The UK government proposed on Wednesday an energy price relief scheme for commercial users, offering a cap on wholesale prices of electricity and natural gas, Kallanish reports.
The Energy Bill Relief Scheme, to be put up for parliamentary vote in early October, is designed to cap electricity costs at £211 ($239) per megawatt-hour and gas prices at £75/MWh for an initial six-month period. These support prices are “less than half” the expected prices this winter, the government claims.
Businesses will receive a discount directly on their bills on contracts agreed on or after 1 April. Green levies typically paid by commercial energy consumers will also be removed during the deal’s coverage period (1 October 2022 - 31 March 2023).
The proposed legislation has some specifics depending on the type of energy supply a business may have. For default or variable tariff contracts the maximum discount to be given will be £405/MWh for electricity and £115/MWh for gas.
“We have stepped in to stop businesses collapsing, protect jobs, and limit inflation,” says new Chancellor Kwasi Kwarteng. “And with our plans to boost home-grown energy supply, we will bring security to the sector, growth to the economy and secure a better deal for consumers.”
Reacting to the announcement, the UK automotive industry says the government has given thousands of automotive companies “vital breathing space, helping keep their operations viable this winter.”
However, to avoid a “cliff-edge” in six months’ time, the short-term fix must be backed by a full package of measures that sustain the sector, trade body SMMT adds.
“Manufacturers have consistently invested to drive down energy use, but it remains one of their biggest costs, threatening competitiveness and viability. Government must now seize this opportunity to deliver a long-term, affordable and secure supply of low carbon energy to ensure the industry is globally competitive and can deliver the jobs, economic growth, and net-zero gains the UK needs,” says SMMT ceo Mike Hawes.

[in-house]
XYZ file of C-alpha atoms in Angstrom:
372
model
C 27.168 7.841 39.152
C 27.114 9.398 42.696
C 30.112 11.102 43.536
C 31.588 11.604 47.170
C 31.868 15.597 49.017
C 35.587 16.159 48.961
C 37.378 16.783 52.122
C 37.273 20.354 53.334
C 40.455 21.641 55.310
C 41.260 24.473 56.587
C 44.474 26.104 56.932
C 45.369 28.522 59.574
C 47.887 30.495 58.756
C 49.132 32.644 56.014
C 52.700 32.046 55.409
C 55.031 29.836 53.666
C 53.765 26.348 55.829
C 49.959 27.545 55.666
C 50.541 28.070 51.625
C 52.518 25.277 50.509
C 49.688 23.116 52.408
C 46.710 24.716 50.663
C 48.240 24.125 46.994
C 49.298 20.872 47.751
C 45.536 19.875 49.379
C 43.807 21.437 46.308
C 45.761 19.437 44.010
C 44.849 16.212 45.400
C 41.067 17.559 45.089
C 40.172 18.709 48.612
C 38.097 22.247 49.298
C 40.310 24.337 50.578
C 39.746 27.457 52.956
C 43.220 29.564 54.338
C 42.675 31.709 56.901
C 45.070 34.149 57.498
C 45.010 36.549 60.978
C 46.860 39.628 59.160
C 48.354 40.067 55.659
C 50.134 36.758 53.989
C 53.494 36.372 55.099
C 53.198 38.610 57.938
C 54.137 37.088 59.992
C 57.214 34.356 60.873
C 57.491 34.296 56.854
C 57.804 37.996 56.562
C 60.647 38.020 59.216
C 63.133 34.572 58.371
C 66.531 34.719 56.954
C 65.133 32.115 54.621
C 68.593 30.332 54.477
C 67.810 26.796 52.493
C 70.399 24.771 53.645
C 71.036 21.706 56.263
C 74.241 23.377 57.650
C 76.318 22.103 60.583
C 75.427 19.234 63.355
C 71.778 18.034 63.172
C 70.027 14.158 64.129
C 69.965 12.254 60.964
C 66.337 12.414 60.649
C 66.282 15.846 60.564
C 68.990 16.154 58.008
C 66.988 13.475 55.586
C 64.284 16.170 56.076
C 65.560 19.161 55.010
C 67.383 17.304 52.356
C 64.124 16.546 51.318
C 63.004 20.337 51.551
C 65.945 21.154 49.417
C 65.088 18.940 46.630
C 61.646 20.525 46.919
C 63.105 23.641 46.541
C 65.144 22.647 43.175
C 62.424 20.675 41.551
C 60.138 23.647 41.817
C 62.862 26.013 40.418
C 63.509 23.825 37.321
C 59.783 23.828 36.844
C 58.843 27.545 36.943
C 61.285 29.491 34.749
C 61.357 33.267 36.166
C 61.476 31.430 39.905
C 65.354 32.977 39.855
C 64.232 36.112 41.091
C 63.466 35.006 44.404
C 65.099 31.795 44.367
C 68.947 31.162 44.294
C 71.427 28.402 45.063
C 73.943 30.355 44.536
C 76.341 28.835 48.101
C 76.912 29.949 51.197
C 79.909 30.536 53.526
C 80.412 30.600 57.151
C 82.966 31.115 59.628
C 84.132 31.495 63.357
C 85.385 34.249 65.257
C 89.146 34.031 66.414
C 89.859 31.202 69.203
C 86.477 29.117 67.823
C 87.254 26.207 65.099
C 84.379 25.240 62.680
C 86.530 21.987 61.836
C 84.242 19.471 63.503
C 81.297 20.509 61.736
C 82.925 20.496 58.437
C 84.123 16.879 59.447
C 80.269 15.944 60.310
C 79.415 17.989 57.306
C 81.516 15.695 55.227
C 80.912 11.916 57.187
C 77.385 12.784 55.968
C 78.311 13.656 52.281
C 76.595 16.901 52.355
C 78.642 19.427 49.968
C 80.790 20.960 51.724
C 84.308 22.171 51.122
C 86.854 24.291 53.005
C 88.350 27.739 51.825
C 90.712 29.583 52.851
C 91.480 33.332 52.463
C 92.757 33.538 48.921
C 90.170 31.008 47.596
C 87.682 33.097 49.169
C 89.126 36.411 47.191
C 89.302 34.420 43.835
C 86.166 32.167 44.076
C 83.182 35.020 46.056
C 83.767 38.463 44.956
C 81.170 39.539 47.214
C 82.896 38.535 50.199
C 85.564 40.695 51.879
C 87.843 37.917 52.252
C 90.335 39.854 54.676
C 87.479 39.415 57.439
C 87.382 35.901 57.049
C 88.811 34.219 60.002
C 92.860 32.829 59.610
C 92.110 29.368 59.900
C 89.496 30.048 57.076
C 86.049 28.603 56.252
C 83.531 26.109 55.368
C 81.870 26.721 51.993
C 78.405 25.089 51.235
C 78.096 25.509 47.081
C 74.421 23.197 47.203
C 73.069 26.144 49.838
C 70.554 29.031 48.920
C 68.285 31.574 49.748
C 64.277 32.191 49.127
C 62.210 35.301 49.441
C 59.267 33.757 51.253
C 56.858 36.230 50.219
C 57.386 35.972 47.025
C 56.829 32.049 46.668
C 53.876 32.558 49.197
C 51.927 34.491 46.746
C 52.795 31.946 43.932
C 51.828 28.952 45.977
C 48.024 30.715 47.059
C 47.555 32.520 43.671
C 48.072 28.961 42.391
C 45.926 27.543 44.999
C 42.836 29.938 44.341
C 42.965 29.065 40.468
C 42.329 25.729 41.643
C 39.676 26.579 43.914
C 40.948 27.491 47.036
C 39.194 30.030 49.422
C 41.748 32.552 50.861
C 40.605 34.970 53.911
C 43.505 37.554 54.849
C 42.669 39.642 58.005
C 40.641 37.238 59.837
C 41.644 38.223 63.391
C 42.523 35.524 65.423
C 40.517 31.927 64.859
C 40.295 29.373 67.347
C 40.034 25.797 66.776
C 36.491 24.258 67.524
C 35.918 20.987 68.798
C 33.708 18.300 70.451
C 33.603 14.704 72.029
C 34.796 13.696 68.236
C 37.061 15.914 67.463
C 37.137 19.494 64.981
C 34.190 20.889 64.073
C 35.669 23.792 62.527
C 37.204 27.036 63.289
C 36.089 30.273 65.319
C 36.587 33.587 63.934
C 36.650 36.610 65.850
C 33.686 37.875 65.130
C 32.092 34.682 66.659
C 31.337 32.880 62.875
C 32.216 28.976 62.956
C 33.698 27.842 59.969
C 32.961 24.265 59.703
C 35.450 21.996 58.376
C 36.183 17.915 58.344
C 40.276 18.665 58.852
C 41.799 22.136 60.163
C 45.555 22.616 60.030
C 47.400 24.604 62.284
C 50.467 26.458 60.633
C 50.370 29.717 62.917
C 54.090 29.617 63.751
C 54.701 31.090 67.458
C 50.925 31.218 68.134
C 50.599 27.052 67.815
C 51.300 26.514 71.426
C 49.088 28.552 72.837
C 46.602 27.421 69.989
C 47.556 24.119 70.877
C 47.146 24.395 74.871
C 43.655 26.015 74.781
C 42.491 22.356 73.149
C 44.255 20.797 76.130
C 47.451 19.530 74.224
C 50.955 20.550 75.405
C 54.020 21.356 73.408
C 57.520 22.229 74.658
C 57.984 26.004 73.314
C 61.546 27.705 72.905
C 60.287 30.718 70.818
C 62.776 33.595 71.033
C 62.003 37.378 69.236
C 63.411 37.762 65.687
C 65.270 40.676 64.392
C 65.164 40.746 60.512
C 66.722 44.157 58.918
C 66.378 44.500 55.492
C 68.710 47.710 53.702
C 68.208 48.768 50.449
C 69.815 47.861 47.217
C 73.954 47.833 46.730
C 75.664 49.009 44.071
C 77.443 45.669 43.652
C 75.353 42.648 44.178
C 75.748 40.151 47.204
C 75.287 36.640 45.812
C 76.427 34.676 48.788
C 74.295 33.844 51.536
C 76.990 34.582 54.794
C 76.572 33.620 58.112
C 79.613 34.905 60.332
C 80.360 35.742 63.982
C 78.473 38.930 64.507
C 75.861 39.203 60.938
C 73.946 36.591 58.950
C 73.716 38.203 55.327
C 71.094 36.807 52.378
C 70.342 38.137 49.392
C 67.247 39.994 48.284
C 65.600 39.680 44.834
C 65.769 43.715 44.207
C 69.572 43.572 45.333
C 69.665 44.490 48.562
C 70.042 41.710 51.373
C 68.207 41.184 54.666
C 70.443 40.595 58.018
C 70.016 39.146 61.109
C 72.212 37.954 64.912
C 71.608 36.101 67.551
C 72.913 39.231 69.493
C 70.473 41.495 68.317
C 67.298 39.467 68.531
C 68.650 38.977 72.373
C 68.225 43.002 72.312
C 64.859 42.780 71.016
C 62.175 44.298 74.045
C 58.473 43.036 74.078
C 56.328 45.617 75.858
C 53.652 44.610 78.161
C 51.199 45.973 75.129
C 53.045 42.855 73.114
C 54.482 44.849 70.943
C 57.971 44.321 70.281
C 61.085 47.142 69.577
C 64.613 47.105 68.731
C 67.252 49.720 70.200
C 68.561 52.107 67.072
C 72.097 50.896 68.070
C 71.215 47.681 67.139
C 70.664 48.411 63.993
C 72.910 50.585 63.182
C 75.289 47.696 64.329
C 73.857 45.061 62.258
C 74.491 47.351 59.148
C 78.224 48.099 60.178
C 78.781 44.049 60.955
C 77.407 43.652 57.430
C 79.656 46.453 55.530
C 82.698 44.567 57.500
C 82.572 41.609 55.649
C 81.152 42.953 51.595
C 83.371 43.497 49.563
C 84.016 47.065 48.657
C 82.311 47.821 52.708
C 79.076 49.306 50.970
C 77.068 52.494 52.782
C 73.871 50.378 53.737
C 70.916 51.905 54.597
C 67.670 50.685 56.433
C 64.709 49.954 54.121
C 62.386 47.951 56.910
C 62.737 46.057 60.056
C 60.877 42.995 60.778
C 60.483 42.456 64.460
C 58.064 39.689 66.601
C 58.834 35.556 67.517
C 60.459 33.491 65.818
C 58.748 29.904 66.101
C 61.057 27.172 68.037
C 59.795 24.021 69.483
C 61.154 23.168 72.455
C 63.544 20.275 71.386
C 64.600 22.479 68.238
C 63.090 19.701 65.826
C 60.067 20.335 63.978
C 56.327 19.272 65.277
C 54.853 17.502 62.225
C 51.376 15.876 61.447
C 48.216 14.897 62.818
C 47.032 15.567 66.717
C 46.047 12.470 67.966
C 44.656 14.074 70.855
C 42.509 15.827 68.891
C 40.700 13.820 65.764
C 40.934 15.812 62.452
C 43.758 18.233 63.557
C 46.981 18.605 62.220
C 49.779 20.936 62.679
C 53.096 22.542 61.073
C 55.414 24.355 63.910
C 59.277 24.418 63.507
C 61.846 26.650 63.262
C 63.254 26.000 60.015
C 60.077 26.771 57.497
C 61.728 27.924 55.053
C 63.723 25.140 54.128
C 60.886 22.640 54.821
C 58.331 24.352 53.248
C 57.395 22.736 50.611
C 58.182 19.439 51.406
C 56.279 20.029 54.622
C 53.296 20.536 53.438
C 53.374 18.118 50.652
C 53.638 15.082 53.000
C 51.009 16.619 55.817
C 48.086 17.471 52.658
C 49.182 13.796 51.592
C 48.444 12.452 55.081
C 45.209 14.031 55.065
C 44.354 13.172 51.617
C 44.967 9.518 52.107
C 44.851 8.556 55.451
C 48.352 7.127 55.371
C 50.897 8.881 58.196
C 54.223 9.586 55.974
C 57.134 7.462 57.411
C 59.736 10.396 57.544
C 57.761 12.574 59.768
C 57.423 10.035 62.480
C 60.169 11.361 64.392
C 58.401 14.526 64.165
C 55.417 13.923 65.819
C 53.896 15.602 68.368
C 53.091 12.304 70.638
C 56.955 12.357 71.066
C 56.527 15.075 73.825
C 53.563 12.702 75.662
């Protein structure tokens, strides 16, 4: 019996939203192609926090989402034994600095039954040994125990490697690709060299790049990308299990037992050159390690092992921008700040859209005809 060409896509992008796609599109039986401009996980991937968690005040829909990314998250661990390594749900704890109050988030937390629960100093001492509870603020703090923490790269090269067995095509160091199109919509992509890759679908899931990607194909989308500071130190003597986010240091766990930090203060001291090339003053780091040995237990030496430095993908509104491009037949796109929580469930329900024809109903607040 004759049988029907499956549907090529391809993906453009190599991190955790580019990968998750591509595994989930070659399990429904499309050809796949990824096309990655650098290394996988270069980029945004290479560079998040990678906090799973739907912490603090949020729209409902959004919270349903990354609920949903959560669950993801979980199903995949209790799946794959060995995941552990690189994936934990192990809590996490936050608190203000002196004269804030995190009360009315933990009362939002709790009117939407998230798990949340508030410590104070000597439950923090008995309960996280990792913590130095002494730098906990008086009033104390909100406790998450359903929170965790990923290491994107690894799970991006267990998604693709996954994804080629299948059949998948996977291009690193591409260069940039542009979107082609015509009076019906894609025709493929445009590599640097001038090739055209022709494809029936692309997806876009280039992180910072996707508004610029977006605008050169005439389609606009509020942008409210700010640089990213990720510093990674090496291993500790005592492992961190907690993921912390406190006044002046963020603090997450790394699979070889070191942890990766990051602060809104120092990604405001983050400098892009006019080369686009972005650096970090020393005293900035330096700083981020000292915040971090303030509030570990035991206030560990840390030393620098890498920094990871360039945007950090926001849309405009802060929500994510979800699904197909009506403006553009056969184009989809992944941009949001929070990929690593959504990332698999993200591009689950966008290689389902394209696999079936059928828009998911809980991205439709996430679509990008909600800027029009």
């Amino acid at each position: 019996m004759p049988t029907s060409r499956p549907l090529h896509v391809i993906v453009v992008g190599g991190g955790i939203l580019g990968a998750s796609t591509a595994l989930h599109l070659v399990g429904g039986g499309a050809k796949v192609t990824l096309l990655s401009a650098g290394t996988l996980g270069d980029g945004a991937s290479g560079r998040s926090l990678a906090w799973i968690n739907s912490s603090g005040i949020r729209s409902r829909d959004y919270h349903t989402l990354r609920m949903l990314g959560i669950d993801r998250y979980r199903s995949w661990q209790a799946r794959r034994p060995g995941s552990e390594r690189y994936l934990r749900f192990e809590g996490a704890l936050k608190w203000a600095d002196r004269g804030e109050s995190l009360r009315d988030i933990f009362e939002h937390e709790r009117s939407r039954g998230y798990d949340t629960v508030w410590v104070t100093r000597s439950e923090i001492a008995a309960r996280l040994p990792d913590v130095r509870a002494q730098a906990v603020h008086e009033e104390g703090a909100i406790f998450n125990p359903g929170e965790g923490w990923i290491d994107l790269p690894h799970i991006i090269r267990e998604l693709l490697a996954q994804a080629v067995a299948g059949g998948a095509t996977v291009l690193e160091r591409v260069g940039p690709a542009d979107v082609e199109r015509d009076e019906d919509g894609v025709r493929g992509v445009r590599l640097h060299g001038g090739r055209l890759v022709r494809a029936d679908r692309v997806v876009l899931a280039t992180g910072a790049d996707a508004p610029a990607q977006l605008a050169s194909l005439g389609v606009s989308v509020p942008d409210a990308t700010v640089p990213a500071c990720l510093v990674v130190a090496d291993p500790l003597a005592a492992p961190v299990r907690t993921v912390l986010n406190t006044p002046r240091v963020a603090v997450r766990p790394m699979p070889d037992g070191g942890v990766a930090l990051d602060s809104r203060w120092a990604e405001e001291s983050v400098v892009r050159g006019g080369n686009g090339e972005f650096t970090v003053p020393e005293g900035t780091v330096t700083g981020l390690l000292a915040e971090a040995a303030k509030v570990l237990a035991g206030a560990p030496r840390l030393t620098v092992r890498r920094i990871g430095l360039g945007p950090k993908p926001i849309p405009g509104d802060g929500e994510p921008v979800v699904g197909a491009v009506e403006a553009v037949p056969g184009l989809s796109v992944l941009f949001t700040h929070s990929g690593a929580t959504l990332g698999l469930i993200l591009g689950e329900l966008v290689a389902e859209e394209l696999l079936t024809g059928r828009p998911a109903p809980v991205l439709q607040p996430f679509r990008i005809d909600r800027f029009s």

Make UK, the manufacturers’ association, says industry welcomes the news and hopes the support will be available as quickly as possible and not applied retrospectively at the end of next quarter.
“Support will be needed for a longer period to protect jobs and remain competitive, so a review of future support at 3 months is reassuring,” it adds.
Analysts and academics are questioning how much the scheme, alongside the £150 billion package for households, will cost and what is the impact on UK borrowing, and ultimately on its economy.
“British taxpayers deserve an accounting of energy cap spending including whether it stimulates long-term UK energy investment [to ensure future energy supply],” business academics from Cambridge’s Judge Business School say in a new paper.
“Businesses require more long-term certainty so they can plan and manage their costs and operations effectively, sustain jobs and competitiveness,” notes Jamie Stewart, deputy director at the University of Strathclyde's Centre for Energy Policy. “Further efforts must be focused on securing sustainable and affordable energy supplies, including reviewing how the energy market is regulated and how prices are set. Without this, extremely high energy prices could continue to fuel inflation and drive cost-of-living pressures, which risk damaging the long-term sustainability of the economy.”
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